And, in effect, as Gérard Wajcman suggests in his remarkable book L'objet du siècle,[7] is not the great effort of modernist art focused on how to maintain the minimal structure of sublimation, the minimal gap between the Place and the element that fills it in? Is this not why Kasimir Malevich's 'Black Square on White Surface' expresses the artistic endeavour at its most elementary, reduced to the stark distinction between the Void (the white background/surface) and the element (the 'heavy' material stain of the square)? That is to say, we should always bear in mind that the very tense [futur antérieur"] of Mallarmé's famous rien n'aura eu lieu que le lieu makes it clear that we are dealing with a utopian state which, for a priori structural reasons, can never be realized in the present tense (there will never be a present time in which 'only the place itself will take place'). It is not only that the Place it occupies confers sublime dignity on an object; it is also that only the presence of this object sustains the Void of the Sacred Place, so that the Place itself never takes place, but is always something which, retroactively, 'will have taken place' after it has been disturbed by a positive element. In other words, if we subtract from the Void of the Thing, it is not simply to demonstrate that 'anything goes', that the object is ultimately irrelevant, since any object can be elevated into and occupy the Place of the Thing; this recourse to excrement, rather, bears witness to a desperate strategy to ascertain that the Sacred Place is still there.

The problem is that today, in the double movement of the progressive commodification of aesthetics and the aesthetification of the universe of commodities, a 'beautiful' (aesthetically pleasing) object is less and less able to sustain the Void of the Thing – so it is as if, paradoxically, the only way to sustain the (Sacred) Place is to fill it up with trash, with an excremental object. In other words, it is today's artists who display excremental objects as objects of art who, far from undermining the logic of sublimation, are desperately striving to save it. And the consequences of the collapse of the element into the Void of the Place itself are potentially catastrophic: without the minimal gap between the element and its Place, there simply is no symbolic order. That is to say, we dwell within the symbolic order only in so far as every presence appears against the background of its possible absence (this is what Lacan is aiming at with his notion or the phallic signifier as the signifier of castration: this signifier is the 'pure' signifier, the signifier 'as such', at its most elementary, in so far as its very presence stands for, evokes its own possible absence/lack).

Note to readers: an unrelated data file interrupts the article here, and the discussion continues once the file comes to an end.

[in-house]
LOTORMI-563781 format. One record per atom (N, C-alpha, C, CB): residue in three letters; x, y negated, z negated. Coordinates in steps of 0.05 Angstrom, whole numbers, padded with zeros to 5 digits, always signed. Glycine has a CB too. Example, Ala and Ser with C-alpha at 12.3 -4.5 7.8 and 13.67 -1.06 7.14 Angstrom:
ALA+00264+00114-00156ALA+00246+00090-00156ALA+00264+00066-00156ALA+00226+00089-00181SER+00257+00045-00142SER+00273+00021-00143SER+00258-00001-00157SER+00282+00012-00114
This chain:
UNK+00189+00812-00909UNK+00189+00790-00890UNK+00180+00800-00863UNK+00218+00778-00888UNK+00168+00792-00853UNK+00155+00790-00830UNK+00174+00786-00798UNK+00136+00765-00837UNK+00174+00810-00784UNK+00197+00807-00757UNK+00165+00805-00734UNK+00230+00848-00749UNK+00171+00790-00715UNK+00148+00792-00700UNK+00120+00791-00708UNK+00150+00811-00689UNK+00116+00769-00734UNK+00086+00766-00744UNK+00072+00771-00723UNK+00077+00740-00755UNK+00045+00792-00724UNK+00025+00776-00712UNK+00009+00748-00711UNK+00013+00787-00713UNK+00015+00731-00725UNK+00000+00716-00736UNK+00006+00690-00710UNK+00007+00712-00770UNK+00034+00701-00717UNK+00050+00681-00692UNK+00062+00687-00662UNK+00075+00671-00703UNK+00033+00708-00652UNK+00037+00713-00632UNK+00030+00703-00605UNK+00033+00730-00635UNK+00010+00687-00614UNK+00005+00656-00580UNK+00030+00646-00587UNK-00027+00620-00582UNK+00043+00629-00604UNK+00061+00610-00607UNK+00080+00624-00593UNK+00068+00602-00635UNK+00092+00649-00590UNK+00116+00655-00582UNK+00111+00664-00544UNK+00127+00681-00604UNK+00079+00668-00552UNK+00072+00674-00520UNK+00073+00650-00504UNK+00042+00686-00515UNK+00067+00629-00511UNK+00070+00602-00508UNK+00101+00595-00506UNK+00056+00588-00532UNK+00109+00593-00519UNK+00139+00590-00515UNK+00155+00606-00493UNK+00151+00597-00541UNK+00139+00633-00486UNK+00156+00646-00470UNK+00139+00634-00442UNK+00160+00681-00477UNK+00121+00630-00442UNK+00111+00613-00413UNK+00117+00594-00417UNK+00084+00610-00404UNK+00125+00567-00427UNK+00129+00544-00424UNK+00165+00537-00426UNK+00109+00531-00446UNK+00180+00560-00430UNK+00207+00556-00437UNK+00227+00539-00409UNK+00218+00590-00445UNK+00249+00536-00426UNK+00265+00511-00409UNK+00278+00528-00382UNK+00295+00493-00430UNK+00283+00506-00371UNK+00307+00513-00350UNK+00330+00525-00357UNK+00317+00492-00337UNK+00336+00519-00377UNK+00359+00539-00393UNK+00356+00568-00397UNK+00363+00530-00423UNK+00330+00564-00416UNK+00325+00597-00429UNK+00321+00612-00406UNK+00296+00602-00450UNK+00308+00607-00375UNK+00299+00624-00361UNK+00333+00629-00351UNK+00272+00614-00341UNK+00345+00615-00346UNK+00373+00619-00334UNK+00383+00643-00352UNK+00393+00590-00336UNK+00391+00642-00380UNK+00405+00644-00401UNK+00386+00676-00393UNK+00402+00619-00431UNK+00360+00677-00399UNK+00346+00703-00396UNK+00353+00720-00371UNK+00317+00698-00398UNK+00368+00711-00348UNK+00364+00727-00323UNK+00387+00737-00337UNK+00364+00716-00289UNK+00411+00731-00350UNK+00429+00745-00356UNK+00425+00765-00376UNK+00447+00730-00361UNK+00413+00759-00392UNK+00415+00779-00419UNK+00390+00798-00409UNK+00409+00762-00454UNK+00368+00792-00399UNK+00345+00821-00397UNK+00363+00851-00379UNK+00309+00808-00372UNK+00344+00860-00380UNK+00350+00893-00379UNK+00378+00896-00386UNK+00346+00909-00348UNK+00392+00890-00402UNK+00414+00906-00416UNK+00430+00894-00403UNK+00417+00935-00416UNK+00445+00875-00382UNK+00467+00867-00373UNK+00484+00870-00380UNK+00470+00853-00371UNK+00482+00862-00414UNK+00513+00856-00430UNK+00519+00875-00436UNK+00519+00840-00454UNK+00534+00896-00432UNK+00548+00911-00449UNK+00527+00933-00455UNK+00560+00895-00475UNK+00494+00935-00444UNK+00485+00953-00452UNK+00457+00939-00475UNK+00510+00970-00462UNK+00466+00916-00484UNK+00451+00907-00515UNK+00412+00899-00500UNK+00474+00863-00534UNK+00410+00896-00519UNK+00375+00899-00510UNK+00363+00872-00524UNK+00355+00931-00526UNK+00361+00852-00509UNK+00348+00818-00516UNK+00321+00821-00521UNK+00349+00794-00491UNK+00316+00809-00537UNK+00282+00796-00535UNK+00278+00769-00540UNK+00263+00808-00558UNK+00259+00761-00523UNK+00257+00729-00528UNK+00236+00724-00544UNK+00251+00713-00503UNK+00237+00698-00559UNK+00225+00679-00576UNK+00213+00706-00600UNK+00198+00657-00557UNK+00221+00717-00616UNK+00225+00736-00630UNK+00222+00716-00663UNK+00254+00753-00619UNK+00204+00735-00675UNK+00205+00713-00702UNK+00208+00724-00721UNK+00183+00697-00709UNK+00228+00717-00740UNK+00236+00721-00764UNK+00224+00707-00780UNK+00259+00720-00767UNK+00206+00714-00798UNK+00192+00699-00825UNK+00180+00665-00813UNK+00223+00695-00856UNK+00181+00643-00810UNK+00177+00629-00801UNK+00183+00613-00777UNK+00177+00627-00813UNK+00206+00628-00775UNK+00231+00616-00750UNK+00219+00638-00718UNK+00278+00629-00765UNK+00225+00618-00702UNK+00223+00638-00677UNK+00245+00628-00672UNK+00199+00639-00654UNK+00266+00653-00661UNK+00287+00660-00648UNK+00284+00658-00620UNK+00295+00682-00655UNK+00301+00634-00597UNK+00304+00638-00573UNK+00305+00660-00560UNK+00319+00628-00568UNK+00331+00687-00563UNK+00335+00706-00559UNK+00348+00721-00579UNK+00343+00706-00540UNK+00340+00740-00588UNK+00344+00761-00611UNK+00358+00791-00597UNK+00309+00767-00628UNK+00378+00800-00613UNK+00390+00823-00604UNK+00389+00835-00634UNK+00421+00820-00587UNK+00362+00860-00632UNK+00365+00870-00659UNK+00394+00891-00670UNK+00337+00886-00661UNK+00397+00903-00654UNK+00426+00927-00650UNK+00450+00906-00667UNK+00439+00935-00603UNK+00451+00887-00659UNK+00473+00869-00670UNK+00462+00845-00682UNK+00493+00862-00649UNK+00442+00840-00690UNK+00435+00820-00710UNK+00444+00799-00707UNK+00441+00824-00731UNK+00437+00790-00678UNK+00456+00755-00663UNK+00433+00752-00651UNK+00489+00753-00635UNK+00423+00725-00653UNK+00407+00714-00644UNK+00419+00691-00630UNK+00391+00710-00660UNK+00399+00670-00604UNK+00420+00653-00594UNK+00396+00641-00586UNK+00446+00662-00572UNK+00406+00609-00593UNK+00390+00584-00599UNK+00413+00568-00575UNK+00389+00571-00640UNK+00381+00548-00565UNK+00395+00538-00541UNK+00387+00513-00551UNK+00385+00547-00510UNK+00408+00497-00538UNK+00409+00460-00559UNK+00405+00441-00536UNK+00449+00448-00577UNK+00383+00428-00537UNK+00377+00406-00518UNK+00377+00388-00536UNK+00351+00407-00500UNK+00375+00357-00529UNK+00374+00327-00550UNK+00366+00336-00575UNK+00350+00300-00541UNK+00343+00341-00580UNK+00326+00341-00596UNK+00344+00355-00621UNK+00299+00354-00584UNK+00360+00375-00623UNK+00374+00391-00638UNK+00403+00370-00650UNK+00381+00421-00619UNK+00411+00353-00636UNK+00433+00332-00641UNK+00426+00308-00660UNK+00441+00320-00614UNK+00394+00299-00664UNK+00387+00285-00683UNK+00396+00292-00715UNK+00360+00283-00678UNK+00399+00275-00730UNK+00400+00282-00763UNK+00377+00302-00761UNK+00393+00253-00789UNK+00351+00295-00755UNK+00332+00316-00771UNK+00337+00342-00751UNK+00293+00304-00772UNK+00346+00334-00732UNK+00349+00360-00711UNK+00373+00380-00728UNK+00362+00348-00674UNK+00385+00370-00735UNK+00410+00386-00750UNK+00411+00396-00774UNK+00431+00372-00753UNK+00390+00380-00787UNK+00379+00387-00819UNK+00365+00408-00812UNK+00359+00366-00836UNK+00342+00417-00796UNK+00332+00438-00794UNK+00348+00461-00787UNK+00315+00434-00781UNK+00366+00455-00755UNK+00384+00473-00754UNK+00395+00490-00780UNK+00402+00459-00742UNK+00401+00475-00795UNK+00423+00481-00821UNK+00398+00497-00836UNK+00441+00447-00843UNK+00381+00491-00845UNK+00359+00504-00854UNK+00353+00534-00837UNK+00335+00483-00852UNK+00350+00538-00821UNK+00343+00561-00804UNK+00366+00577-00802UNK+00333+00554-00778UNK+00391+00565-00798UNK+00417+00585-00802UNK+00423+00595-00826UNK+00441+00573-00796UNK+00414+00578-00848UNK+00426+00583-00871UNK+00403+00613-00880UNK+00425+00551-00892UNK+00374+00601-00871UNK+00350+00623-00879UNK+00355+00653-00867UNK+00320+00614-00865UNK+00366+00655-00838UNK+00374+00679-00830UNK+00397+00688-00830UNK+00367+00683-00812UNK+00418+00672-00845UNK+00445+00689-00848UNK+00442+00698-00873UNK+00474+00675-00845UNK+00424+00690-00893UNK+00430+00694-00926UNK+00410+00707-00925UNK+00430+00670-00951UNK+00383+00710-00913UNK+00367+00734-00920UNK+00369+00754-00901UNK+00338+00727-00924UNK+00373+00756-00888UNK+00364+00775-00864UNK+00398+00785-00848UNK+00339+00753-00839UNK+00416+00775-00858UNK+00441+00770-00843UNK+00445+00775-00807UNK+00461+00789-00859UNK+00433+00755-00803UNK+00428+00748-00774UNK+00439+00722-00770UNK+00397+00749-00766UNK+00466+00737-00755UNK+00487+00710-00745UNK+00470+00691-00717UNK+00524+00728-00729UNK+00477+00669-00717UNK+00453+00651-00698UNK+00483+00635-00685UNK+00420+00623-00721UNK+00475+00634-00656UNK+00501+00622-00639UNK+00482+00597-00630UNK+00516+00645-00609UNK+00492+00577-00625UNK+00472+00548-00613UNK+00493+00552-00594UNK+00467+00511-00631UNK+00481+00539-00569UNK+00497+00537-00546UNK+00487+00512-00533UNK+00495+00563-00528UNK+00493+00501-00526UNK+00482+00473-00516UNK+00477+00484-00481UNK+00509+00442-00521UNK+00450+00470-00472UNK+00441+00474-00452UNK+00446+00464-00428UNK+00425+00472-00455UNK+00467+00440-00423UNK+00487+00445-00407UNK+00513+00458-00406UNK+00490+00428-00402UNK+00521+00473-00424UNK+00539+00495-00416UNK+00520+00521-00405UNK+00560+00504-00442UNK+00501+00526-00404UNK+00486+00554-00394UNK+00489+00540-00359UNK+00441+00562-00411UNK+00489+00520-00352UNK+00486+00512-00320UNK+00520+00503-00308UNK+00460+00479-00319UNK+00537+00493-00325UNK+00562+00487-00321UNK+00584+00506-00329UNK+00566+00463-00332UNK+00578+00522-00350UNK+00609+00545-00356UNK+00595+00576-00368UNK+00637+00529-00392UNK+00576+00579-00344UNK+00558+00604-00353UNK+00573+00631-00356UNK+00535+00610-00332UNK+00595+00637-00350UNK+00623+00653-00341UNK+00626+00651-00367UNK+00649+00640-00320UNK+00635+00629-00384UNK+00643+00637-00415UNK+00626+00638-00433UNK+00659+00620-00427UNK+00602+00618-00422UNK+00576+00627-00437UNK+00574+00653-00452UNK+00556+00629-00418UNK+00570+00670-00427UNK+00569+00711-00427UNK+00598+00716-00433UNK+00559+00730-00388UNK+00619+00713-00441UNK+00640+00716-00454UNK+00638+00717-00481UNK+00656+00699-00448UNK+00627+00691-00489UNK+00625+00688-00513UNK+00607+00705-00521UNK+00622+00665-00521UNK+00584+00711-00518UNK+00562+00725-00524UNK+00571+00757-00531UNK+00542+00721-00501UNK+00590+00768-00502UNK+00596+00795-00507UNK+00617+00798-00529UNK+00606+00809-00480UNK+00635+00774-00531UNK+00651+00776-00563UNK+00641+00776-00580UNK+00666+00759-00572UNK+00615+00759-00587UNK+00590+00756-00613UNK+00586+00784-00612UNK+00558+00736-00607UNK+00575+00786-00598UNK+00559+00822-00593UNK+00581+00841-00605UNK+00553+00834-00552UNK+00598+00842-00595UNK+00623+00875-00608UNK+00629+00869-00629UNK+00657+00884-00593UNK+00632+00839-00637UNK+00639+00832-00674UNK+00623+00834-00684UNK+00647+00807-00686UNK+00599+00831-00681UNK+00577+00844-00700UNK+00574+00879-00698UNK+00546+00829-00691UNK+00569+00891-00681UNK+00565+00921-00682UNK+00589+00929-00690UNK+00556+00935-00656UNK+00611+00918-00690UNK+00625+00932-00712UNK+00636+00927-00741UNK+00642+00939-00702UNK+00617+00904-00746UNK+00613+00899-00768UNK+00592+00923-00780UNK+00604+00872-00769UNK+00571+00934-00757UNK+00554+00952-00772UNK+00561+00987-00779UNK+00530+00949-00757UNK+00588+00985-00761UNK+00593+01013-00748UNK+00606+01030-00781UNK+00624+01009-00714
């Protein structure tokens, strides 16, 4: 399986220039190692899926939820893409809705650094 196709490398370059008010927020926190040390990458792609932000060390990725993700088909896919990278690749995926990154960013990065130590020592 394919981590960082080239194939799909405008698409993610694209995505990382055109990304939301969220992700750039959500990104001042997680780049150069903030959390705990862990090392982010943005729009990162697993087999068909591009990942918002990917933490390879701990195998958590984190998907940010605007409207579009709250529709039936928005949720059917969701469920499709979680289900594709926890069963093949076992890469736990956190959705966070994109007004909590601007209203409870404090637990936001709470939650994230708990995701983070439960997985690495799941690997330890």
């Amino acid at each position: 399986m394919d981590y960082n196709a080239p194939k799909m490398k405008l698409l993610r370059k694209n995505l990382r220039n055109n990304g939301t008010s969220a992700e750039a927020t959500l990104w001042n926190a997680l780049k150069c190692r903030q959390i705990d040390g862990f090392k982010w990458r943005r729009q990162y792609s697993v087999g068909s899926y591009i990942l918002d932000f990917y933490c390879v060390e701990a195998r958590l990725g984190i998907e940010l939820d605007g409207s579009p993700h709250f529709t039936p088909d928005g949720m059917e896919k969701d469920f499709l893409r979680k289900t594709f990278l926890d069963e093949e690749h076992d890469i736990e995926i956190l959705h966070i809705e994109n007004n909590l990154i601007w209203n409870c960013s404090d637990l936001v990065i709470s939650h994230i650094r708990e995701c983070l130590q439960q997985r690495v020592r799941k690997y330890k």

Perhaps the most succinct definition of the modernist break in art is thus that, through it, the tension between the (art) Object and the Place it occupies is reflectively taken into account: what makes an object a work of art is not simply its direct material properties, but the place it occupies, the (sacred) Place of the Void of the Thing. In other words, with modernist art a certain innocence is lost for ever: we can no longer pretend that we directly produce objects which, on account of their properties – that is to say, independently of the place they occupy – 'are' works of art. For this reason, modernist art is forever split between the two extremes represented at its very origins by Malevich and Marcel Duchamp: on the one side the pure formal marking of the gap which separates the Object from its Place ('Black Square'); on the other, the display of a common everyday ready-made object (a bicycle) as a work of art, as if to prove that what constitutes art hinges not on the qualities of the art object but exclusively on the Place this object occupies, so that anything, even shit, can 'be' a work of art if it finds itself in the right Place. And whatever we do after the modernist break, even if it is the return to fake neoclassicism à la Arno Bekker, is already 'mediated' by that break.

Let us take a twentieth-century 'realist' like Edward Hopper: (at least) three features of his work bear witness to this mediation. First, Hopper's well-known tendency to paint city-dwellers at night, alone in an overlit room, seen from outside, through the frame of a window – even if the window framing the object is not there, the picture is drawn in such a way that the viewer is compelled to imagine an invisible immaterial frame separating him or her from the painted objects. Second, the way Hopper's pictures, in the very hyperrealist way they are drawn, produce in their viewer an effect of derealization, as if we are dealing with dreamy, spectral, aethereal things, not common material things (like the white grass in his countryside paintings). Third, the fact that his series of paintings of his wife sitting alone in a room illuminated by strong sunlight, staring through the open window, is experienced as an unbalanced fragment of a global scene, calling for a supplement, referring to an invisible off-space, like the still of a film shot without its counter-shot (and one can maintain that Hopper's paintings are already 'mediated' by the cinematic experience).

In this precise sense, one is tempted to assert the contemporaneity of artistic modernism with Stalinism in politics: in the Stalinist elevation of the 'wise leader', the gap that separates the object from its place is also brought to an extreme and thus, in a way, reflectively taken into account. In his key essay 'On the problem of the Beautiful in Soviet Art' (1950), the Soviet critic G. Nedoshivin claimed: